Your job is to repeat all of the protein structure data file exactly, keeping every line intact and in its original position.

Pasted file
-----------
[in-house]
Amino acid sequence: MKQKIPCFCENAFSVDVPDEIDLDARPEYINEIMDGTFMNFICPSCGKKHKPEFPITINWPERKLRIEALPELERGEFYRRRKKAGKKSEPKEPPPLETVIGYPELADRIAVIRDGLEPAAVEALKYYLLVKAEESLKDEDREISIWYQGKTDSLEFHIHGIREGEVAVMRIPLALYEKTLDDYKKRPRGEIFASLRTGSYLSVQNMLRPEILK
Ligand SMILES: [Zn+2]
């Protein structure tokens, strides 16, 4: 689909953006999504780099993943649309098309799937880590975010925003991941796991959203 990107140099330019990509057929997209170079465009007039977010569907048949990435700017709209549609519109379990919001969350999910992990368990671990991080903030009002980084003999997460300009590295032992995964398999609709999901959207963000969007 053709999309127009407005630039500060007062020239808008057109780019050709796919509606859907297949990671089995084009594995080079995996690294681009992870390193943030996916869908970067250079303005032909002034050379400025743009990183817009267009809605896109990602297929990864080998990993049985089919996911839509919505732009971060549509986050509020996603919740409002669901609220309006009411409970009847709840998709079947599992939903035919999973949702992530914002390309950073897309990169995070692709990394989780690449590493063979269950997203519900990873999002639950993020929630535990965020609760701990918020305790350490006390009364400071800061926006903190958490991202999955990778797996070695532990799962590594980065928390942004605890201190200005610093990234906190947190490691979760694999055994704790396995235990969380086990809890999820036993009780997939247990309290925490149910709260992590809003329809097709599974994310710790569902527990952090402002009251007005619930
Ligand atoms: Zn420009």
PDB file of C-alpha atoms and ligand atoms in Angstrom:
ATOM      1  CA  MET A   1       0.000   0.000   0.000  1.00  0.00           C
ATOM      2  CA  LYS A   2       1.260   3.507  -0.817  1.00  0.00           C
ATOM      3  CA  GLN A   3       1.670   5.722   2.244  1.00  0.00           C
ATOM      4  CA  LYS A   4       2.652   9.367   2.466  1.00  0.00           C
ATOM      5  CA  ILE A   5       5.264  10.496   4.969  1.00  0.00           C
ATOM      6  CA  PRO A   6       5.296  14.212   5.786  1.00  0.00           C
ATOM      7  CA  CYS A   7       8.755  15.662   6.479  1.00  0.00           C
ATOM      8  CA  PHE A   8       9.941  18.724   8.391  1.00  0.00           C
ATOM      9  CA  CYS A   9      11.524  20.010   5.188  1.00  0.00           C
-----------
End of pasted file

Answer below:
[in-house]
Amino acid sequence: MKQKIPCFCENAFSVDVPDEIDLDARPEYINEIMDGTFMNFICPSCGKKHKPEFPITINWPERKLRIEALPELERGEFYRRRKKAGKKSEPKEPPPLETVIGYPELADRIAVIRDGLEPAAVEALKYYLLVKAEESLKDEDREISIWYQGKTDSLEFHIHGIREGEVAVMRIPLALYEKTLDDYKKRPRGEIFASLRTGSYLSVQNMLRPEILK
Ligand SMILES: [Zn+2]
């Protein structure tokens, strides 16, 4: 689909953006999504780099993943649309098309799937880590975010925003991941796991959203 990107140099330019990509057929997209170079465009007039977010569907048949990435700017709209549609519109379990919001969350999910992990368990671990991080903030009002980084003999997460300009590295032992995964398999609709999901959207963000969007 053709999309127009407005630039500060007062020239808008057109780019050709796919509606859907297949990671089995084009594995080079995996690294681009992870390193943030996916869908970067250079303005032909002034050379400025743009990183817009267009809605896109990602297929990864080998990993049985089919996911839509919505732009971060549509986050509020996603919740409002669901609220309006009411409970009847709840998709079947599992939903035919999973949702992530914002390309950073897309990169995070692709990394989780690449590493063979269950997203519900990873999002639950993020929630535990965020609760701990918020305790350490006390009364400071800061926006903190958490991202999955990778797996070695532990799962590594980065928390942004605890201190200005610093990234906190947190490691979760694999055994704790396995235990969380086990809890999820036993009780997939247990309290925490149910709260992590809003329809097709599974994310710790569902527990952090402002009251007005619930
Ligand atoms: Zn420009």
PDB file of C-alpha atoms and ligand atoms in Angstrom:
ATOM      1  CA  MET A   1       0.000   0.000   0.000  1.00  0.00           C
ATOM      2  CA  LYS A   2       1.260   3.507  -0.817  1.00  0.00           C
ATOM      3  CA  GLN A   3       1.670   5.722   2.244  1.00  0.00           C
ATOM      4  CA  LYS A   4       2.652   9.367   2.466  1.00  0.00           C
ATOM      5  CA  ILE A   5       5.264  10.496   4.969  1.00  0.00           C
ATOM      6  CA  PRO A   6       5.296  14.212   5.786  1.00  0.00           C
ATOM      7  CA  CYS A   7       8.755  15.662   6.479  1.00  0.00           C
ATOM      8  CA  PHE A   8       9.941  18.724   8.391  1.00  0.00           C
ATOM      9  CA  CYS A   9      11.524  20.010   5.188  1.00  0.00           C